- Rear brakes: I ordered new Brembo brake rotors and Akebono pads. Let’s be generous and include the shipping cost and say that all cost me about $185.
- ABC accumulators: I ordered new parts from FCP Euro and Mercedes-Benz of Laredo. Great people to deal with, by the way. Call it a little under $490, with shipping and 5 liters of hydraulic fluid.
- I’ll do the transmission flush myself for around $60 to $80 worth of transmission fluid. The filter was just replaced, so there’s really no need to crack the pan open again for that.
- The oil was just changed a couple of months ago, I’m not sure why that was even on the list. The car itself should have told them that. It’s showing 8 months until the next service due.
- I’ll continue to feed it fuel injector cleaner to address the injector issue. I have been alternating between Techron and Red Line. The problem is about 90 to 95% gone… if I have to, I’ll pull the fuel rail and injectors and flush them myself, I just figured if I were going to have the car in for the radiator and all, I’d have them do that too.
- I’ll look for another shop to do the A/C service. I can buy the hose for about $155 (the shop wanted $275 for it!) and have a place that specializes in A/C do the work. I doubt very much it’s the compressor; the collapsed suction hose is a known issue with these cars.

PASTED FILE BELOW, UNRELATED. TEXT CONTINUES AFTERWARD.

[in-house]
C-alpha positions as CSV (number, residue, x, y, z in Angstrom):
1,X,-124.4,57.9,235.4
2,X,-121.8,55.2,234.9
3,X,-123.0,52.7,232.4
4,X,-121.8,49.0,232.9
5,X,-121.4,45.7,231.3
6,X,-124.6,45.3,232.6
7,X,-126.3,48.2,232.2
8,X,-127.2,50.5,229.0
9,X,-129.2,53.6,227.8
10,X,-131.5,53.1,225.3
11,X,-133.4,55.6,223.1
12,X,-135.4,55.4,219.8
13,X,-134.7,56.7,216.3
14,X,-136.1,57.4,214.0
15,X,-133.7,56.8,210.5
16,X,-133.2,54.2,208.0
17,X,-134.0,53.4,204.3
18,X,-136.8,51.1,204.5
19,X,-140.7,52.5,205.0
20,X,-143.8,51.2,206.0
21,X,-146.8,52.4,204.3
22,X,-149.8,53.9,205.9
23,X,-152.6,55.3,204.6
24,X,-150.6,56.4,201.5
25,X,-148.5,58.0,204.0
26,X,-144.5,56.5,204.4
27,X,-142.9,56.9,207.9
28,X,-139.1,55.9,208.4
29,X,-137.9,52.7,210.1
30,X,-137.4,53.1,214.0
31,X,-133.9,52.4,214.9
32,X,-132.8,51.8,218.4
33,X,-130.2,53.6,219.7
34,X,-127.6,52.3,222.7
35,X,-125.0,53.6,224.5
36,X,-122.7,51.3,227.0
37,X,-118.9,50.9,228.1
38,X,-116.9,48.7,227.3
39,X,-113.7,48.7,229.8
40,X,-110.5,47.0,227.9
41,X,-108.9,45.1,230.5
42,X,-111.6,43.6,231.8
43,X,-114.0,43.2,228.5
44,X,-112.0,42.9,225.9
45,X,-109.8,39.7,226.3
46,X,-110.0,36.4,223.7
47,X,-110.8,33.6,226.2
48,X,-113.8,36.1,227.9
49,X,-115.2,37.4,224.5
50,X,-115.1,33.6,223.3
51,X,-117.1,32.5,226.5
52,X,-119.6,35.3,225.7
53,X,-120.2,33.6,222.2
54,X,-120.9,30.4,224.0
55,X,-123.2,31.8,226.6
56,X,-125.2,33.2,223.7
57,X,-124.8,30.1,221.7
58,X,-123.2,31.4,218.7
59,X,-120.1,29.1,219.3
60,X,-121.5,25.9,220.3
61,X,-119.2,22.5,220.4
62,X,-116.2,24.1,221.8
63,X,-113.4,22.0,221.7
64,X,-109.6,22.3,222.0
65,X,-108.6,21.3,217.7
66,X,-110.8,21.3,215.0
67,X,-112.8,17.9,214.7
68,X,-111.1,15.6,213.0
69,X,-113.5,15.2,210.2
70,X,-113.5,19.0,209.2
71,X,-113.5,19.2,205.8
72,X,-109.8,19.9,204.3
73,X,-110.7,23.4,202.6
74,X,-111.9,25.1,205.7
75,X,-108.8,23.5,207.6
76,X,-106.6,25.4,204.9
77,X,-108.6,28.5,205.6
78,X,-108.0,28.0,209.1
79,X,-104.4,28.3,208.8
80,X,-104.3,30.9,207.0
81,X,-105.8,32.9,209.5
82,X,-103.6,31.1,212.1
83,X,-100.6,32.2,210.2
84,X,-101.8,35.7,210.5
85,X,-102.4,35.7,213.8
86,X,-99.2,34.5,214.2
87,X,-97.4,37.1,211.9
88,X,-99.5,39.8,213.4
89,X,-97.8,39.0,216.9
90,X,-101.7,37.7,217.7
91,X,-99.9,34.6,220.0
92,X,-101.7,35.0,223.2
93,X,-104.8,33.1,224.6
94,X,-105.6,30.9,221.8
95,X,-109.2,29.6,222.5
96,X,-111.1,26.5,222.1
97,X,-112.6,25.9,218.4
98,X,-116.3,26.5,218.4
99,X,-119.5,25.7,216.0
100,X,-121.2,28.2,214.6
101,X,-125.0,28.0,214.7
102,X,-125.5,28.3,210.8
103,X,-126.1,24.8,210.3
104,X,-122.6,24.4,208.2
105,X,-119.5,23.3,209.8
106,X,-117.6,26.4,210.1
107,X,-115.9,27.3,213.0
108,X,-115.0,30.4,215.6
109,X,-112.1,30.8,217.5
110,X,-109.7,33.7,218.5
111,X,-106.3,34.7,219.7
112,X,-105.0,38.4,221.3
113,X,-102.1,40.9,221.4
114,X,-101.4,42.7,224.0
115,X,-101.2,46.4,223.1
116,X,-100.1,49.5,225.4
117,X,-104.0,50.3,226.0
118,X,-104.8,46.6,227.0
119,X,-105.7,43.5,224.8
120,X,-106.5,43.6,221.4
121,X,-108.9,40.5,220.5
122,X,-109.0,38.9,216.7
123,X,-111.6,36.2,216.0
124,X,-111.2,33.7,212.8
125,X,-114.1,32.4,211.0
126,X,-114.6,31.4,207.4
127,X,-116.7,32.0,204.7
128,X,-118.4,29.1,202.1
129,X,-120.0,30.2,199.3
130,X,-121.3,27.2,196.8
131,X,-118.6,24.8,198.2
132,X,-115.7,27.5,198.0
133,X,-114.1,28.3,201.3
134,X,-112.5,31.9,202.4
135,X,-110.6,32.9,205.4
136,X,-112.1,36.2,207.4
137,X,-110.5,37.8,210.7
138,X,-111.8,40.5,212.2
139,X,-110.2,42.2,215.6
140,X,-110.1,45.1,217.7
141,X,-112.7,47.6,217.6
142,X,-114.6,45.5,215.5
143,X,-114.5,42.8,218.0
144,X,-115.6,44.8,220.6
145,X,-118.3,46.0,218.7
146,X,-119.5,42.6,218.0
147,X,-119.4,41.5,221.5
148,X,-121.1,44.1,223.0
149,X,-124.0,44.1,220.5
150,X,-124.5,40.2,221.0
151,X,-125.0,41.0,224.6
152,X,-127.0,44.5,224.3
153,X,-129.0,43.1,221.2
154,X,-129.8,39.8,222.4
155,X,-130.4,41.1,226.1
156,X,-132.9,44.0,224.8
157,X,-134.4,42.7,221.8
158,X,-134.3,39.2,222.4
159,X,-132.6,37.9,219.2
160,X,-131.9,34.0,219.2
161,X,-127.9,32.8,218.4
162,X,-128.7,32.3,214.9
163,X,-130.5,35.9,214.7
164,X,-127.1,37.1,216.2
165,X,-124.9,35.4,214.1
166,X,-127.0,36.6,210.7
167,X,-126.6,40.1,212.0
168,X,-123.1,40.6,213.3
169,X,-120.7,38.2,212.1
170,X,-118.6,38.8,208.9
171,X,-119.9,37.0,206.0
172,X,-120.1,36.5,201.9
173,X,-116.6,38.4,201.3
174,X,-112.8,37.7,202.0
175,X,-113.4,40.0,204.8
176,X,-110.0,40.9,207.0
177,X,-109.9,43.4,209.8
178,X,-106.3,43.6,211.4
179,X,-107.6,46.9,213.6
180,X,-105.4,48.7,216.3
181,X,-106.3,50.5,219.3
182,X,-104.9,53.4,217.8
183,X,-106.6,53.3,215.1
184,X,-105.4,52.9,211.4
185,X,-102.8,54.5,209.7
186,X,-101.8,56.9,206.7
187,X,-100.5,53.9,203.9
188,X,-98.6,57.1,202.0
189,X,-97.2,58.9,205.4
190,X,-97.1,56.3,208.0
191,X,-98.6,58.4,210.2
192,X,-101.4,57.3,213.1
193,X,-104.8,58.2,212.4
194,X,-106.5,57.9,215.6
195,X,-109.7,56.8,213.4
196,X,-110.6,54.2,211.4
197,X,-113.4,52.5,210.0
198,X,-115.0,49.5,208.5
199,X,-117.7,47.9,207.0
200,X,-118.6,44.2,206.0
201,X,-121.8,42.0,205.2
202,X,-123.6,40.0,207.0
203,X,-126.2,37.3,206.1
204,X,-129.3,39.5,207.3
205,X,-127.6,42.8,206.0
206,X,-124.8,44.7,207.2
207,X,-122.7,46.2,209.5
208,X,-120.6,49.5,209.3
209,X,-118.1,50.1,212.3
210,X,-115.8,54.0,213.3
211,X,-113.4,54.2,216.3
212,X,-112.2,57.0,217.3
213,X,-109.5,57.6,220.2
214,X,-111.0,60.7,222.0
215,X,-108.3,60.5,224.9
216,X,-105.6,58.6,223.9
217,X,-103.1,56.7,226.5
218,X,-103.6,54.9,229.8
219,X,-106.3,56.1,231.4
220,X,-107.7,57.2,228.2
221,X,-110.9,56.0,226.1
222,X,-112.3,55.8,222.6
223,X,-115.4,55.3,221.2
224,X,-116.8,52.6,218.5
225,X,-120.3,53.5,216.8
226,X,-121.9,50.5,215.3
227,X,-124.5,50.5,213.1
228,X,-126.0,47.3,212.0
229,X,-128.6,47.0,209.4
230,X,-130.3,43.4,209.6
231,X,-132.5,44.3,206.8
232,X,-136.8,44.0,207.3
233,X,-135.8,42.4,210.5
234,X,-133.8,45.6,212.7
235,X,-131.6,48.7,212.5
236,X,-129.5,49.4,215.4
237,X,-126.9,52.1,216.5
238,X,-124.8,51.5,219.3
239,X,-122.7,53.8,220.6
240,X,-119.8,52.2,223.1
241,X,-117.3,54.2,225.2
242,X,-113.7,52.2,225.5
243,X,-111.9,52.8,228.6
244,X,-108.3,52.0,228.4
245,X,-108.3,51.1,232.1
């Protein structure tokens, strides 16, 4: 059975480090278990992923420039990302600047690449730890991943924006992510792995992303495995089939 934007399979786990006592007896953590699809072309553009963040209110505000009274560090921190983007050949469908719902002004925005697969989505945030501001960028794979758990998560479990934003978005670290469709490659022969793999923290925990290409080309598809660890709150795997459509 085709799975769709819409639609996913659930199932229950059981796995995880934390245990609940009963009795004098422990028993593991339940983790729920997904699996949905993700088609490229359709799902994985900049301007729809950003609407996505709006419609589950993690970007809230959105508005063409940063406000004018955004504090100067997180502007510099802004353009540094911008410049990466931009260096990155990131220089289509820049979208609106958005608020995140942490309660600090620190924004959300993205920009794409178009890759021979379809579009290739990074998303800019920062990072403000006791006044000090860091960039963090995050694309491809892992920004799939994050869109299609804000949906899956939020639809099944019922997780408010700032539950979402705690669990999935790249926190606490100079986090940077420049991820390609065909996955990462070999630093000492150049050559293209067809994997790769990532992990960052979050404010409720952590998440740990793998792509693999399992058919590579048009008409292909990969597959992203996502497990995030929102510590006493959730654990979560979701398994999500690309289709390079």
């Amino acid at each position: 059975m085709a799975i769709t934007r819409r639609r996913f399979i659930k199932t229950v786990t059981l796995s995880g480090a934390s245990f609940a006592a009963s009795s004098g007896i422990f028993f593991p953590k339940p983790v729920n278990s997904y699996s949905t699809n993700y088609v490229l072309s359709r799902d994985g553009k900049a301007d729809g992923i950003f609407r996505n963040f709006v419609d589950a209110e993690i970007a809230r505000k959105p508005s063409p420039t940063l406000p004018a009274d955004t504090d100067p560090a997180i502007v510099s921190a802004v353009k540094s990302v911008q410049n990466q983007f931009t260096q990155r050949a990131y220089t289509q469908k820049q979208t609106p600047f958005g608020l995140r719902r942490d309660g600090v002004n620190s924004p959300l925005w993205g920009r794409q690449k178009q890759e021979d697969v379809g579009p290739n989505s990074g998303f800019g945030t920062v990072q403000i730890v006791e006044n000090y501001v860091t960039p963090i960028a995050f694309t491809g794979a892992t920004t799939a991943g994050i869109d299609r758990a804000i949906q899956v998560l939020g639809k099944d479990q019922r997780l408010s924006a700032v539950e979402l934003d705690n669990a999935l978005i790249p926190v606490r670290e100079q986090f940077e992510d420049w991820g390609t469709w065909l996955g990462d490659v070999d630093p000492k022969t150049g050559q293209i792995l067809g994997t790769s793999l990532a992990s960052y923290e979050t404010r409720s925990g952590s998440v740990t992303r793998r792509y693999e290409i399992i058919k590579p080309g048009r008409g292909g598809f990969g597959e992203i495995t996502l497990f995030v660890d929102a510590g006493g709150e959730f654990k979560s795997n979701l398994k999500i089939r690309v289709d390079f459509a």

- I put some fluorescent dye in the coolant, and I’m waiting for it to dump it again so I can trace where it’s coming from. While a new radiator is not terribly expensive, there are a couple of other potential sources for the coolant and I want to make sure I fix it once.
Some of this needs to be done soon, as we’re planning another long vacation road trip soon. I definitely want to fix the suspension and coolant issues and replace the rear brakes, and I’d really like to have it all sorted before we leave. We’re fortunate enough to have a place in Bellevue that rents service bays with hydraulic lifts, so I should be able to do everything in a day, possibly two. I’ll follow up with more details on the work performed and the total cost — I’ll even track the hours to estimate what a shop would have been justified in charging.
Oh, and when I dropped the car off, my windshield washer was fine… when I picked it up, it’s not working. Awesome. Don’t know if they knocked a plug loose, or if it was just a coincidental spontaneous failure. We’ll see when I get the fender liner out to replace the ABC accumulators and pulsation damper..